“As of now. Technically, since we aren’t opening the mail, and just looking at the front and back of the letter, and then allowing it to pass through unchanged, we aren’t conducting either a search or seizure. It falls under a similar theory that the NSA uses to collect metadata, which essentially this is.”
“Huh. I’m surprised this has not been shut down by the courts, yet.”
“Not many people really know about the program. The post office doesn’t advertise it, and neither do we. However, when the NSA’s program was revealed a few years ago, it managed to survive a few court cases before the administration decided to pull the plug because of public pressure. So there’s a chance this would hold up too, unless of course public pressure forces it to stop, too.”
“None of this bothers you?”
“Taylor, remember who you’re talking to. I’m of the mindset that, you shouldn’t care if you have nothing to hide. I know there are going to be those people out there who scream about their privacy or what not, and sure, I sympathize with that. But my main concern is to protect those people and everyone else, and I’ll use every tool I’m allowed to until the very moment I’m told I have to stop.”
Taylor made a non-committal noise but didn’t say anything. He could see her point, but his knee-jerk reaction was to be a little shocked and upset over the government tracking everything he was doing.
“Think of it like this. Without this program, we couldn’t find out what Brooks is up to, without tipping him off, and possibly getting a whole lot of people killed. So it could save a whole lot of lives.”
“I get all that. It still creeps me out a bit.”
“Well, get over it and start looking through those,” she said, pointing at the papers she had set on the center console in the car.
Taylor picked up the papers and started flipping through them. The information was pretty basic. It listed the location the mail was dropped at, Brooks name and return address, the name and address of who the mail was sent to, if it was a package or letter, and gave the weight.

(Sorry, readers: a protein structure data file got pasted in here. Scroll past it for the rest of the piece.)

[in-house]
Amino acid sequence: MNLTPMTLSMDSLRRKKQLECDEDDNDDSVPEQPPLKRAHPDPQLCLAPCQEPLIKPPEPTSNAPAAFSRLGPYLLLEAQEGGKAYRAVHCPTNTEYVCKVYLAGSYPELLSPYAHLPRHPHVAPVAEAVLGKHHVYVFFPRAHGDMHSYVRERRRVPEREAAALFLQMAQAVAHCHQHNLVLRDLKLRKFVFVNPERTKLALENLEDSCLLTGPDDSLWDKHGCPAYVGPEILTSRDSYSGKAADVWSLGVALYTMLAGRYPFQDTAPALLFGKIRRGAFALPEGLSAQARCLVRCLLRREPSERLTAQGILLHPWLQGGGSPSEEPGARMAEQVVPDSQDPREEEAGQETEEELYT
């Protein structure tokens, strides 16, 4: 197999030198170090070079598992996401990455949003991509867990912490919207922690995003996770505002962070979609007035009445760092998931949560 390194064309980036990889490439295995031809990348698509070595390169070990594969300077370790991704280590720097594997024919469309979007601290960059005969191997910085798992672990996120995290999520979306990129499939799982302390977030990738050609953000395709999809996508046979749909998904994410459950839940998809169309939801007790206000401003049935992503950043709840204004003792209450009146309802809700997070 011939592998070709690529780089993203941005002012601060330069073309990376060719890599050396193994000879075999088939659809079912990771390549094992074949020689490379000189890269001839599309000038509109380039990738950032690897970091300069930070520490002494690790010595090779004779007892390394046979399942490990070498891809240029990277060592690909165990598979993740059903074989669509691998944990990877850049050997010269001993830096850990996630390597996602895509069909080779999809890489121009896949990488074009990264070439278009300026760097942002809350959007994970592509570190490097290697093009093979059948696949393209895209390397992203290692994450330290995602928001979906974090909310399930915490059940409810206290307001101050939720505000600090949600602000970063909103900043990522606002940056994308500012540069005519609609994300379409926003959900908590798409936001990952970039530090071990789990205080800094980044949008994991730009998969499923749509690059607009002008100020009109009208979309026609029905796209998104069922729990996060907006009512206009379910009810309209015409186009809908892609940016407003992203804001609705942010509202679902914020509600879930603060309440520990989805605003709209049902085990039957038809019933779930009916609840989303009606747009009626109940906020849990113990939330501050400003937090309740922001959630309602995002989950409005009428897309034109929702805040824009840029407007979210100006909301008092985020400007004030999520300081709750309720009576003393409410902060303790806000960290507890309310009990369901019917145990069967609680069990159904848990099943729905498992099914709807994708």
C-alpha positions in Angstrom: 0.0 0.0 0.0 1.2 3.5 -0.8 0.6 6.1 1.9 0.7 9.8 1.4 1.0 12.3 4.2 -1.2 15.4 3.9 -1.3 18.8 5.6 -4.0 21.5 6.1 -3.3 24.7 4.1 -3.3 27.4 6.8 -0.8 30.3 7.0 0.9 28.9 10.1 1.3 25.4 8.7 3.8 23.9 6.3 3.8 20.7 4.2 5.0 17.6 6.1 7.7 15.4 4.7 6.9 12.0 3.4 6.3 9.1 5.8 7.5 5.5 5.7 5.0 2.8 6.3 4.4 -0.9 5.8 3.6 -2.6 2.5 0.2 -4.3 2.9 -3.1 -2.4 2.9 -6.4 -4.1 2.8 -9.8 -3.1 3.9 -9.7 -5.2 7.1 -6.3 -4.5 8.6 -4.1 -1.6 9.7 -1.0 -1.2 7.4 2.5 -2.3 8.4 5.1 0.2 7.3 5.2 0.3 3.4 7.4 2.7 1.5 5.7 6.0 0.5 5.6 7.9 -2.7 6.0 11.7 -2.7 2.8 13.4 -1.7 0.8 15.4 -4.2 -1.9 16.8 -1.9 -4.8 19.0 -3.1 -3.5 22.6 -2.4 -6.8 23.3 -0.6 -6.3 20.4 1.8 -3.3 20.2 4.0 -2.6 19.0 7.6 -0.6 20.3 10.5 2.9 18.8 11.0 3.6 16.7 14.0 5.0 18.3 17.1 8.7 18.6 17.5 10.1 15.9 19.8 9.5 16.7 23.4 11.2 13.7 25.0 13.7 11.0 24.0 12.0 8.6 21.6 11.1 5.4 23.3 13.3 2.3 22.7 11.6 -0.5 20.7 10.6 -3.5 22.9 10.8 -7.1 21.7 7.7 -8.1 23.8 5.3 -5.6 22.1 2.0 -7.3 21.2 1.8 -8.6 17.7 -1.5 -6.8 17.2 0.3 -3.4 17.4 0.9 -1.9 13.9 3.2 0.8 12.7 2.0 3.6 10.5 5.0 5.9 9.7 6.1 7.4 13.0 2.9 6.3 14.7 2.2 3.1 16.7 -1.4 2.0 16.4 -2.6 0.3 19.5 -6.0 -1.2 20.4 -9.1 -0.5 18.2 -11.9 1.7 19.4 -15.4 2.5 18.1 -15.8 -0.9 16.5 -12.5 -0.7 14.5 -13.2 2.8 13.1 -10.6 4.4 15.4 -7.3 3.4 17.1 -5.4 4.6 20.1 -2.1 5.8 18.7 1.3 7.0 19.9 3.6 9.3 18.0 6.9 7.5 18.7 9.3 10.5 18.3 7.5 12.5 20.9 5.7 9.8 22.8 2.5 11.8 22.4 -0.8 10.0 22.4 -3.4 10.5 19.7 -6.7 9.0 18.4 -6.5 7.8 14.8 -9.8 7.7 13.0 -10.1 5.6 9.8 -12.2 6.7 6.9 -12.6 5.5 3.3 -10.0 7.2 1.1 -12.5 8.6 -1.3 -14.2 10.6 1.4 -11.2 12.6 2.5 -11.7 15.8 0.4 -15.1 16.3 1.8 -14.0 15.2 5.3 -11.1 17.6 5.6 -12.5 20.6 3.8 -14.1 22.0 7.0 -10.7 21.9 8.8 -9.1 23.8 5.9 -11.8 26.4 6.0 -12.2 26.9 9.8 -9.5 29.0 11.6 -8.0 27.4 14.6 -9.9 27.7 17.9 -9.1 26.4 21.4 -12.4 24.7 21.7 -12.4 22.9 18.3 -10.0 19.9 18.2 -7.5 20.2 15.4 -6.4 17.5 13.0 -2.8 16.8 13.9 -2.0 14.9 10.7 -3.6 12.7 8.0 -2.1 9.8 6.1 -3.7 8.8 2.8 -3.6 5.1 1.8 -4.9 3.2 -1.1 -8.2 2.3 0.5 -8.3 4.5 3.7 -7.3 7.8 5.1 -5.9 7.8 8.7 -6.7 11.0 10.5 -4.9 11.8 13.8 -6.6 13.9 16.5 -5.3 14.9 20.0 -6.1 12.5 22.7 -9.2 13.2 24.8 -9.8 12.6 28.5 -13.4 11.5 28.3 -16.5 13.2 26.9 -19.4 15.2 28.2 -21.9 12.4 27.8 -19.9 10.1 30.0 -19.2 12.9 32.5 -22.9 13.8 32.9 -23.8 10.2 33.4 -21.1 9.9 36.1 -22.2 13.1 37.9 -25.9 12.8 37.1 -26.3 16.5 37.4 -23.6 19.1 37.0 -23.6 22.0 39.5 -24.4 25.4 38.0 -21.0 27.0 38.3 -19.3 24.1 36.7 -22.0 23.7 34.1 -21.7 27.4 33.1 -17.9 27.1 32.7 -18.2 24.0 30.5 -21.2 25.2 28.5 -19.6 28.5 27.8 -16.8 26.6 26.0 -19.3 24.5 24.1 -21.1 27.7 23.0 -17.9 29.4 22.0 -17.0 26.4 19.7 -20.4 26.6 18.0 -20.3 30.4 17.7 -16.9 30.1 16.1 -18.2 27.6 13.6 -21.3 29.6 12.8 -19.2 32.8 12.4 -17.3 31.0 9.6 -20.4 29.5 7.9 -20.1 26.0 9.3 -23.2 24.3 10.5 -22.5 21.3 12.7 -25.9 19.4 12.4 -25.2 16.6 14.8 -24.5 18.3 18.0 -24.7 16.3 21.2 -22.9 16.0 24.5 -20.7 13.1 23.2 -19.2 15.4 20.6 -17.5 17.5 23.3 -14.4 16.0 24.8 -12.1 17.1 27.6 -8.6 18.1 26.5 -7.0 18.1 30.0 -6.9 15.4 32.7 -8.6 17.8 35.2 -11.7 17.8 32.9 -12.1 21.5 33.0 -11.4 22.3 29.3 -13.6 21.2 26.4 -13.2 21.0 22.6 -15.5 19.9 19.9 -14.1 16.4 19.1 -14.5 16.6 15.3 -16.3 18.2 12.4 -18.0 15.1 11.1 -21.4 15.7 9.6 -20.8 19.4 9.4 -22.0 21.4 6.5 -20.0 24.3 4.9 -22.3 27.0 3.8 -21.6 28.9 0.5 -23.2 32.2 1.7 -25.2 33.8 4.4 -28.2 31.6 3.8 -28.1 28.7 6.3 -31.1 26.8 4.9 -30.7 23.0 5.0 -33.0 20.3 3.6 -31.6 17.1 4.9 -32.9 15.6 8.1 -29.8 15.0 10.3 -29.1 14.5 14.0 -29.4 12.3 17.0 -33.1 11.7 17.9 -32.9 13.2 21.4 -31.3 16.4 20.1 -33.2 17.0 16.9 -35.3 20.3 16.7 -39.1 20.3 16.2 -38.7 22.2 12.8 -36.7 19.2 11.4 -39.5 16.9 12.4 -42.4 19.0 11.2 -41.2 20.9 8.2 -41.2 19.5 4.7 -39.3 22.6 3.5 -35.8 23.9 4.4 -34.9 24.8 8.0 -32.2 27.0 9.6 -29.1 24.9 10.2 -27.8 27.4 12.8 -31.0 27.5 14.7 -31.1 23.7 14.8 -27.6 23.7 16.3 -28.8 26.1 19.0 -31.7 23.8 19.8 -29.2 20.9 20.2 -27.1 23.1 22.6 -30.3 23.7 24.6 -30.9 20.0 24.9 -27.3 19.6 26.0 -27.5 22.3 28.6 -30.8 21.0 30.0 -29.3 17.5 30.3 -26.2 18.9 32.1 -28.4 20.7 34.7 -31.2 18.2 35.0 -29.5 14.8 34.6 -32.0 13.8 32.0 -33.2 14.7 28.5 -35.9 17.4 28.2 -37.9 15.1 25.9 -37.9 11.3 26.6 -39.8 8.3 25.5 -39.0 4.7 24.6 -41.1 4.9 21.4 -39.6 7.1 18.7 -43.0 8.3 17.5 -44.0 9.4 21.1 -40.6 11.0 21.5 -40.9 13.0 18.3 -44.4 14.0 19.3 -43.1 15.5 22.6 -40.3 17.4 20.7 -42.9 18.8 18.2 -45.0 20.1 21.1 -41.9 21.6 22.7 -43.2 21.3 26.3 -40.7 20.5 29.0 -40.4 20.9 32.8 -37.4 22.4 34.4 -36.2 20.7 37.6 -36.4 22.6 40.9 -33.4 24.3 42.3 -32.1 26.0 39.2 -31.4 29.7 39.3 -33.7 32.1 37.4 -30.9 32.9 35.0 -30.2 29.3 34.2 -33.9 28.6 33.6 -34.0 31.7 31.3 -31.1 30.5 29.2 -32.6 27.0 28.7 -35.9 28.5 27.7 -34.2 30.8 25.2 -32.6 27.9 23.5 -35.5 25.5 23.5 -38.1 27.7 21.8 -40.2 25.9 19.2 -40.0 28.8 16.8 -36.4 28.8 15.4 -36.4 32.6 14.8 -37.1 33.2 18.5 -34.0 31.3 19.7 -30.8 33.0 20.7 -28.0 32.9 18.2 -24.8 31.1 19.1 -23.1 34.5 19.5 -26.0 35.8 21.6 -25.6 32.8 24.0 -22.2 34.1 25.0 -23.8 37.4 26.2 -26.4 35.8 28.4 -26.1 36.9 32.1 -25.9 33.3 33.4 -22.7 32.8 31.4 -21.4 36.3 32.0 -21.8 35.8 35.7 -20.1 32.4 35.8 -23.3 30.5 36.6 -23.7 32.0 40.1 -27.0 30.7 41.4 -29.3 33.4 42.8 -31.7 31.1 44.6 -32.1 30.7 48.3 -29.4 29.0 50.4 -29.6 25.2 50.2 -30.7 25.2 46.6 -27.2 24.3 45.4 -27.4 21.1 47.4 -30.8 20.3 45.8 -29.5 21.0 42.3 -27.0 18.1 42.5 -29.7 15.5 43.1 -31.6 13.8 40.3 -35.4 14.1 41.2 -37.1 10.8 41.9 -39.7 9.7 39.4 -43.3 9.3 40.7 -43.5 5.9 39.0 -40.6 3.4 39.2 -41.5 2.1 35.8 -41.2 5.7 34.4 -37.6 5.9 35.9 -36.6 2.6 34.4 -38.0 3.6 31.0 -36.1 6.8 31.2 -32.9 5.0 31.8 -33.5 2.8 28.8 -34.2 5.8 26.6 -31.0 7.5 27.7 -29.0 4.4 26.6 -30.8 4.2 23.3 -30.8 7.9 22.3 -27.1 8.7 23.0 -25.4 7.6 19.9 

Thumbing through all the listings, Taylor could see they all came from the same Amarillo location, although Taylor didn’t know enough about the program to say if that’s because each location kept their own data separate from other branches or if Brooks only went to that one branch. He also saw they were all letters, and all were incredibly light, most likely containing just paper and nothing else in the envelope.
The other thing that struck him was that the addresses the letters were being sent to were all over the country. Every state seemed to be represented. None of the names stood out but they seemed to cross at least all the ethnic ranges, or at least those that could be guessed from first and last names. There didn’t even seem to be a pattern on which states got sent to, in what time. The list went back three weeks and it looked like Brooks had been making trips to the post office twice a week for that time. Looking through the dates, the names didn’t follow any alphabetical pattern by weeks, such as one week sending F through G and the next visit H through I. There also wasn’t a pattern of places, so it seemed he wasn’t working off any type of ordered list. Or at least, not one that Taylor could work out.
By the time they got back to Lubbock, Taylor had walked Whitaker through his observation and they’d gone through the list together, him calling out names and addresses and then the two of them discussing it. They’d already left Brooks on his own long enough that they decided a little longer was something they were willing to risk. Instead they headed to the police station and begged a workstation from Sheriff Goodman.
“Any ideas?” Taylor asked as he pulled up a spare chair to the desk and terminal that the Sheriff was letting them use.
“We just go through it methodically. It could be that only a handful of the names are important, and the rest just a smoke screen to hide them.”
“I hadn’t thought of that.”